Programming Blog

Jeremy Morgan

Mostly Coherent Ramblings of a Silicon Forest Software Developer

The Top 10 Books on DevOps You Need to Read

I’ve been doing DevOps for a few years now, and I think I’m pretty good at it. Over these years I’ve read some books that really helped me along the way, here they are.

1. The DevOps Handbook

DevOps Books

This book is the first one most DevOps professionals start with. I’ve read it 3 times so far, and every time I pick up something new. It’s a great start that gives a great overview of DevOps.

What you’ll get from it: A good generalized knowledge of DevOps. A great place to start.

More Info: The DevOps Handbook

2. The Phoenix Project

DevOps Books

Another classic you must read. What makes this book different is the fact that’s in novel form, which means after you go through the DevOps Handbook to learn the basics, this book will show the application of the theories and principles in an entertaining story form. It’s much easier to digest and get through. If you read nothing else in this list these two books will give you a solid foundation.

What you’ll get from it: Application of the principles you learned in the DevOps handbook.

More Info: The Phoenix Project

3. Accelerate: The Science of Lean Software and DevOps

DevOps Books

This book is the result of 4 years of research by Puppet and some of the top minds of DevOps, Dr. Nicole Forsgren, Jez Humble, and Gene Kim. This is a real world application of the theories and principles outlined in the previous two books.

What you’ll get from it: Real world lessons from real organizations implementing DevOps.

More Info: Accelerate: The Science of Lean Software and DevOps

4. Continuous Delivery: Reliable Software Releases through Build, Test, and Deployment Automation

DevOps Books

The names “Jez Humble” and “David Farley” will become familiar to you after a while, these are solid experts in the field and this book is some of their best work.

What you’ll get from it: A solid foundation in continuous delivery and creating a great deployment pipeline.

More Info: Continuous Delivery: Reliable Software Releases through Build, Test, and Deployment Automation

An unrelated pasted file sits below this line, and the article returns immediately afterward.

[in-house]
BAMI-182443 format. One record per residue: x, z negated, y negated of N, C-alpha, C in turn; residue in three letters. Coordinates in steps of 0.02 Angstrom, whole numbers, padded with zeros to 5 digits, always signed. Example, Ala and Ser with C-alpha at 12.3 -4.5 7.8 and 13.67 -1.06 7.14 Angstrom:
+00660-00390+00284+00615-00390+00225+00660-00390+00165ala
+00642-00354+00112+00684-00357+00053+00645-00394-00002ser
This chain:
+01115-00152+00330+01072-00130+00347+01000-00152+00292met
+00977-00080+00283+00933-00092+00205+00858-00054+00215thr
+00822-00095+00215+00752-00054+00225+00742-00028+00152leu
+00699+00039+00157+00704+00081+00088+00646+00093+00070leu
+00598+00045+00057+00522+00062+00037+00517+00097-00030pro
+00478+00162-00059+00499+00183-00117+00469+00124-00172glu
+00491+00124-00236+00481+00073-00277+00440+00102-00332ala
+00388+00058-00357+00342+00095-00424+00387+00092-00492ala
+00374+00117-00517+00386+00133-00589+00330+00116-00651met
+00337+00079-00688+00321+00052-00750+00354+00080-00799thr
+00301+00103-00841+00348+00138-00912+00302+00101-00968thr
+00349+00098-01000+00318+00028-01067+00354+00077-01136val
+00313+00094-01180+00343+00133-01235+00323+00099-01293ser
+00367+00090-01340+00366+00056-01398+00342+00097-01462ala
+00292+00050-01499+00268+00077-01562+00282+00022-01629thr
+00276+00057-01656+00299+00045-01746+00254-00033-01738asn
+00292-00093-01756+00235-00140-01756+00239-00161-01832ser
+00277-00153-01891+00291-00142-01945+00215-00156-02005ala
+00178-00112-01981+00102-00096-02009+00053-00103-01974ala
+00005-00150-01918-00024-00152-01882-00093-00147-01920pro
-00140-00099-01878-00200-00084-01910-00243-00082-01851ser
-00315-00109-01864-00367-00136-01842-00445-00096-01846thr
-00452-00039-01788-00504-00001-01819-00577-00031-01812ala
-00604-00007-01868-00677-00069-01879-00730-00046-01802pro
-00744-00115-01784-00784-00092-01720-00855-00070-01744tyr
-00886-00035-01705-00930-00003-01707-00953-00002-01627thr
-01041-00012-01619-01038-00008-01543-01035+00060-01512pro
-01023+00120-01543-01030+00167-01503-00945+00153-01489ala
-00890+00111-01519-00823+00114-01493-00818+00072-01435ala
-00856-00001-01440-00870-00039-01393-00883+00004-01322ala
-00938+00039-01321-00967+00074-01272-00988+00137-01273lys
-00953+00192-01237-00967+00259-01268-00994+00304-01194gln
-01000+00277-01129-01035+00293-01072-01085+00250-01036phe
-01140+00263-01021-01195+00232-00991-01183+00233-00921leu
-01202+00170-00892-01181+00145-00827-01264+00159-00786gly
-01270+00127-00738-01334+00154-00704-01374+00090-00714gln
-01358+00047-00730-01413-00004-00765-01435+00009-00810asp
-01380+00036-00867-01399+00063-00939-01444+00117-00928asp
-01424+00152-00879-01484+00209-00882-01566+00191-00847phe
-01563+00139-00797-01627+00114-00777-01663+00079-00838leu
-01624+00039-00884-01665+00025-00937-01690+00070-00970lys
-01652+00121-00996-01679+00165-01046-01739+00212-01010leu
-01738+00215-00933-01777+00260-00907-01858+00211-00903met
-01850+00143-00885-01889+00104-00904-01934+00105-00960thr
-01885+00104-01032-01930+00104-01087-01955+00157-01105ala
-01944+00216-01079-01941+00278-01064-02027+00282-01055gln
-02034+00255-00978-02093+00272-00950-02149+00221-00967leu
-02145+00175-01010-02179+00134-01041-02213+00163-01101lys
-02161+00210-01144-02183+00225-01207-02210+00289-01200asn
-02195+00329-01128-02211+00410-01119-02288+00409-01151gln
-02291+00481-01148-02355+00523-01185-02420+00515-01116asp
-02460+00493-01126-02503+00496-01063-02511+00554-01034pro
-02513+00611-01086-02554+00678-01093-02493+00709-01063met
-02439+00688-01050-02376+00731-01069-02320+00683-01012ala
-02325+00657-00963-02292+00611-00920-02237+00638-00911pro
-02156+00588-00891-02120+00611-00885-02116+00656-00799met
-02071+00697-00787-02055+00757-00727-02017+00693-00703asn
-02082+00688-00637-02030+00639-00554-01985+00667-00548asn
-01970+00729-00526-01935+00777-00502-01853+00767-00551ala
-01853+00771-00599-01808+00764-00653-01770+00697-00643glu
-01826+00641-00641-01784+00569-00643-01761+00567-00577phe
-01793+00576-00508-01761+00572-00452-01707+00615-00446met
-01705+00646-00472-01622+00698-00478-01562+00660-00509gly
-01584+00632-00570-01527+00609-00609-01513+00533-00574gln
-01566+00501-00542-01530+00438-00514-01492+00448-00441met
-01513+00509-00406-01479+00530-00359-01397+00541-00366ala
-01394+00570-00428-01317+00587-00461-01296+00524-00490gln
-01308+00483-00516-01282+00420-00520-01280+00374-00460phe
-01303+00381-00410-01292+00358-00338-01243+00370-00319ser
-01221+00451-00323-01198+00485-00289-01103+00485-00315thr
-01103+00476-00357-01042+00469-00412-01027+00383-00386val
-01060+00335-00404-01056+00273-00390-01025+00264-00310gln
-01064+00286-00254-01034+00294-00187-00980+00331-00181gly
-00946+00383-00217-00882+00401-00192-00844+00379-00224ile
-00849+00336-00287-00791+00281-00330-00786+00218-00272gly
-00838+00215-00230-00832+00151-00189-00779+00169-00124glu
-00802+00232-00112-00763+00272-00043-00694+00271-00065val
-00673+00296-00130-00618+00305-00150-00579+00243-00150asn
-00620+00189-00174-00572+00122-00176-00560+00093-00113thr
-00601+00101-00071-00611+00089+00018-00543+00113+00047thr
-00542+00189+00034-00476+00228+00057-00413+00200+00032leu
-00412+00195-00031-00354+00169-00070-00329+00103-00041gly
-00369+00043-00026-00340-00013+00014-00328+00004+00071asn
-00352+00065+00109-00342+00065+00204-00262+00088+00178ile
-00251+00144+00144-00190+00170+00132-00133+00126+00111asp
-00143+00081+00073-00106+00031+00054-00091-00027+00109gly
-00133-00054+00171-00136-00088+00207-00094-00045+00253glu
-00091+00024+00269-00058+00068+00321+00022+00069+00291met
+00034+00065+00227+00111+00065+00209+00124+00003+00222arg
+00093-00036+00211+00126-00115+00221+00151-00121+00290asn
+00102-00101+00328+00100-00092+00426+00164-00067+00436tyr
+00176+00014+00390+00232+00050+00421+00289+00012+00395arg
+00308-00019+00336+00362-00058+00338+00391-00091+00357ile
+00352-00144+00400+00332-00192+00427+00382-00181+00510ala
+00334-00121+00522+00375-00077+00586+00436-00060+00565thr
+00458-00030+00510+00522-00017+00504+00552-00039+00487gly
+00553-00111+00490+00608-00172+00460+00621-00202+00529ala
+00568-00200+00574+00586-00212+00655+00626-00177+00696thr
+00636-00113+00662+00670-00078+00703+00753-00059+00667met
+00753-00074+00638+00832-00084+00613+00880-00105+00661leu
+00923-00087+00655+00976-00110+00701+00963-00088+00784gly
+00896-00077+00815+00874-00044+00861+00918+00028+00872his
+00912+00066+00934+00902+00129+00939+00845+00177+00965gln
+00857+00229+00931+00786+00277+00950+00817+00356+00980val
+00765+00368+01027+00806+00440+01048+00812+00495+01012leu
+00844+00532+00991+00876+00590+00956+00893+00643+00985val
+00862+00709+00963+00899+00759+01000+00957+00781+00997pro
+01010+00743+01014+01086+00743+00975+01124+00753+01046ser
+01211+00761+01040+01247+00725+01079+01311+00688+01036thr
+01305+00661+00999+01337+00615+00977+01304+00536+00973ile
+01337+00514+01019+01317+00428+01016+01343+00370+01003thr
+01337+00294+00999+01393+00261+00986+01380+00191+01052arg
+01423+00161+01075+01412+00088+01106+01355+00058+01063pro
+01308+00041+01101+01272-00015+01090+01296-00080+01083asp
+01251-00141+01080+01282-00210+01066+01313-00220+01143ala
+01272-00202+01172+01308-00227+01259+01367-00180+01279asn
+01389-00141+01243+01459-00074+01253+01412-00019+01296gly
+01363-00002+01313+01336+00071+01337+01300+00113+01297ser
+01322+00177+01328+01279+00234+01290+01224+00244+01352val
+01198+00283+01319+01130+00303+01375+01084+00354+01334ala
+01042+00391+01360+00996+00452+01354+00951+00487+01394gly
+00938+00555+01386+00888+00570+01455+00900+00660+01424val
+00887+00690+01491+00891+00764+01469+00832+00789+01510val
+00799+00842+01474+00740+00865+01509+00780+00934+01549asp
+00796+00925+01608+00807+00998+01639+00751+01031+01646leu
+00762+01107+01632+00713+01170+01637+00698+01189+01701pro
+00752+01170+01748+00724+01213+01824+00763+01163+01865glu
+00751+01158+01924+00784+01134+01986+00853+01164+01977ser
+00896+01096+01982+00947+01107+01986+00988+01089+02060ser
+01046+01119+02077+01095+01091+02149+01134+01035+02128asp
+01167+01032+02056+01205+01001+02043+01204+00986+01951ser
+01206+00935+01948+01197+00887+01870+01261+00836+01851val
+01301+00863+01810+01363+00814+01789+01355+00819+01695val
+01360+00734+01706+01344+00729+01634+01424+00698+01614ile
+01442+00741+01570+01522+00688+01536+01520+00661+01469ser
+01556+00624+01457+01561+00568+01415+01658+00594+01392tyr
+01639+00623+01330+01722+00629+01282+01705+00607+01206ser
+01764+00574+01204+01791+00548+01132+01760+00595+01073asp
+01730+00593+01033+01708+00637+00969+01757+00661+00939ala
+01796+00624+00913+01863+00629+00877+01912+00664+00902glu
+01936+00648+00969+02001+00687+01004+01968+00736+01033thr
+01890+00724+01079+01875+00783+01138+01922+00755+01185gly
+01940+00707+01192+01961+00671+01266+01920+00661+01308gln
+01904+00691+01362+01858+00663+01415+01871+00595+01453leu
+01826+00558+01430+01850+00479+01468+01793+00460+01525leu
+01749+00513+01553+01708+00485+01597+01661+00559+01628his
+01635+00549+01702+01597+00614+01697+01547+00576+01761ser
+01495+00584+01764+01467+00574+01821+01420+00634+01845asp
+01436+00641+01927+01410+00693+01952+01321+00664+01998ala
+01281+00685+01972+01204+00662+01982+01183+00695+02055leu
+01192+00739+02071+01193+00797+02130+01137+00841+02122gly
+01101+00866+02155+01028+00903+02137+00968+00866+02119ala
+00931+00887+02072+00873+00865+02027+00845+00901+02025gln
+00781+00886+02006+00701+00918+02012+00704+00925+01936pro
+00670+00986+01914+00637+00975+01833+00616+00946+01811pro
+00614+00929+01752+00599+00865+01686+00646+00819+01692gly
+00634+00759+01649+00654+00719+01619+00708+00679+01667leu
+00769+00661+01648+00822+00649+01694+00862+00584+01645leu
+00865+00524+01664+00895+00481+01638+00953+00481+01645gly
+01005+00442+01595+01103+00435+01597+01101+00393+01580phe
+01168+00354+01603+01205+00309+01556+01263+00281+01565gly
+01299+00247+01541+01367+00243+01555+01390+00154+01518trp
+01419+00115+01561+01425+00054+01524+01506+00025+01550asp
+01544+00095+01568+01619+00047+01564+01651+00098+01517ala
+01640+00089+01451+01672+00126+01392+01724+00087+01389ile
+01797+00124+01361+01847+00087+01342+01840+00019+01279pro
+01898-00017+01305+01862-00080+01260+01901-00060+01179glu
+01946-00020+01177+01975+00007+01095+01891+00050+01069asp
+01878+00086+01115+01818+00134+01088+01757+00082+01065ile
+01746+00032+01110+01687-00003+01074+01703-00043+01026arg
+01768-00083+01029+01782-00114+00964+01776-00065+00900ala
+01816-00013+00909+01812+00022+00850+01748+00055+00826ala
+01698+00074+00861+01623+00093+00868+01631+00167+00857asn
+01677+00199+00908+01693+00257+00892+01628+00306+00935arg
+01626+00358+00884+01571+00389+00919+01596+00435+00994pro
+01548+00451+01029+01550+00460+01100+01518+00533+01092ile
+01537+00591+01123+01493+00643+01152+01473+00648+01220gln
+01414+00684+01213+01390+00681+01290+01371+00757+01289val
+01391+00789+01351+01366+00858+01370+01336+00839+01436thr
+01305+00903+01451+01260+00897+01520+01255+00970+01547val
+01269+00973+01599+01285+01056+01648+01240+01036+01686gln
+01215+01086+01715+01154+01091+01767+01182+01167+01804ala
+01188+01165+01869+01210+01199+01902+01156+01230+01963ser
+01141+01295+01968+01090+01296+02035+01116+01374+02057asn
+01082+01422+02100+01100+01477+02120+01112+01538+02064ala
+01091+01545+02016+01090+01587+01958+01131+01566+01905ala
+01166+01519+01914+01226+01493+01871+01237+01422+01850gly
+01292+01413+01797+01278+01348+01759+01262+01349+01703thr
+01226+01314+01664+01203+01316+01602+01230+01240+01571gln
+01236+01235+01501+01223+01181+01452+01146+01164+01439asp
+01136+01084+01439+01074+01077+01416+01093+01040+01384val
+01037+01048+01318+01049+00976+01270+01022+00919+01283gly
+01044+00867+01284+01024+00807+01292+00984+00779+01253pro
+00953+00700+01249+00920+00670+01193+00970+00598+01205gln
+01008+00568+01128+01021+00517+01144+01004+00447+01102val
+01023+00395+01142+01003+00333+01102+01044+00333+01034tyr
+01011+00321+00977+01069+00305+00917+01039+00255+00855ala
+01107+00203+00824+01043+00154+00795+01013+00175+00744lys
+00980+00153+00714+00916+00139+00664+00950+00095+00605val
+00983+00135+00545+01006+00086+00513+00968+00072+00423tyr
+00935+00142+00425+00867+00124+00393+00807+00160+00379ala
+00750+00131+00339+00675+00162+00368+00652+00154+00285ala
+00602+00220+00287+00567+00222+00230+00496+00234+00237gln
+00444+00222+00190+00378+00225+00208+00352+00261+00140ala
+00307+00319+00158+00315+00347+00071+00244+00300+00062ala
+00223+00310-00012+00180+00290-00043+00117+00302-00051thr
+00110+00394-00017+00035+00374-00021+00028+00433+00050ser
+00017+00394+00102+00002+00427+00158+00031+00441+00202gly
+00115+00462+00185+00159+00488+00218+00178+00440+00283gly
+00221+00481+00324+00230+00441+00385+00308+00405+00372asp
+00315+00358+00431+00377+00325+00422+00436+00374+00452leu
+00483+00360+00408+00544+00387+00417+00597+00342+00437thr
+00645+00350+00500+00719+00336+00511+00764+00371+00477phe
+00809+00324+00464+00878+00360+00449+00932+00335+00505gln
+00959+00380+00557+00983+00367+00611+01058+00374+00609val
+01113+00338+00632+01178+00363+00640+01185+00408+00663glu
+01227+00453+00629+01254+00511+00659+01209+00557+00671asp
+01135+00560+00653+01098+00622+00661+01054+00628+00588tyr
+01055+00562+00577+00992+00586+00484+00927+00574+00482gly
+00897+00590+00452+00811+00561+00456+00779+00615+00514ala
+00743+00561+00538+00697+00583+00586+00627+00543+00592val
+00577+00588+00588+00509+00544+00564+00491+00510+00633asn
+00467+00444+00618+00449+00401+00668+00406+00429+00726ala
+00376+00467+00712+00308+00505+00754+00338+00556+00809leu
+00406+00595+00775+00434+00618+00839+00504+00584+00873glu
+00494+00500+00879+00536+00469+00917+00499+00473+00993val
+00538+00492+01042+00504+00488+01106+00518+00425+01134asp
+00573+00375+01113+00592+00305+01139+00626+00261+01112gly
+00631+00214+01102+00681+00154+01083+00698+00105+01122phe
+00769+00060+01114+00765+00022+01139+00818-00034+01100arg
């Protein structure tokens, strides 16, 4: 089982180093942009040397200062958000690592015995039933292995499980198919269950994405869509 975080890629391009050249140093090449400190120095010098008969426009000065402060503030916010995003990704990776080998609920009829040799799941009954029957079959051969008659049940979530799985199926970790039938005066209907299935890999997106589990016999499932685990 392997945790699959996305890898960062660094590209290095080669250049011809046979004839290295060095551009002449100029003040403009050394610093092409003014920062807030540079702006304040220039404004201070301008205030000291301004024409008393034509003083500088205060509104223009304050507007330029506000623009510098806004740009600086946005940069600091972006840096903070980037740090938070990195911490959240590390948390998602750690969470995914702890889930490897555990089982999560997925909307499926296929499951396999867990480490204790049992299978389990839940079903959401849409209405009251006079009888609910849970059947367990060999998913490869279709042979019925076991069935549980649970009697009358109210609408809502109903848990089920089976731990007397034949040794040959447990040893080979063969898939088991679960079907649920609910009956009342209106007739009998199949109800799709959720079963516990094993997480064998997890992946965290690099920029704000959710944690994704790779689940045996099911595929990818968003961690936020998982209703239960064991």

5. Effective DevOps

DevOps Books

With O’Reilly books you can always expect quality, and this book is no exception. This covers the big picture of DevOps and provides some actionable suggestions for building up your DevOps organization. Very well written.

What you’ll get from it: A well laid out structure to move your organization into DevOps, including tools, culture guidance, and case studies.

More Info: Effective DevOps

6. Measure What Matters

DevOps Books

Now matter how well you feel things are going, if you can’t measure it, it doesn’t matter. This book goes in depth into setting goals, measuring them, making changes and achieving them. It really hones in on the iterative process that drives DevOps.

What you’ll get from it: In-depth insight into measuring and improving process flows.

More Info: Measure What Matters

7. Site Reliability Engineering

DevOps Books

This is a collection of essays from Site Reliability Engineers from Google who focus on the entire lifecycle and introduce effective patterns and principles for keeping things running fast and resilient.

What you’ll get from it: Insight directly from Google into how DevOps helps their organization succeed.

More Info: Site Reliability Engineering

8. Site Reliability Workbook

DevOps Books

This is a follow up to the previous one that gives real examples and a framework to design your SRE strategy.

What you’ll get from it: Real-world examples and application of everything you’ve learned from the handbook.

More Info: Site Reliability Engineering Workbook

9. Infrastructure as Code

DevOps Books

This is such a simple concept but one that has many nuances and principles, it takes a deep understanding to get things right.

What you’ll get from it: A deep understanding of Infrastructure as Code and how you can leverage it the right way.

More Info: Infrastructure as Code

10. The Goal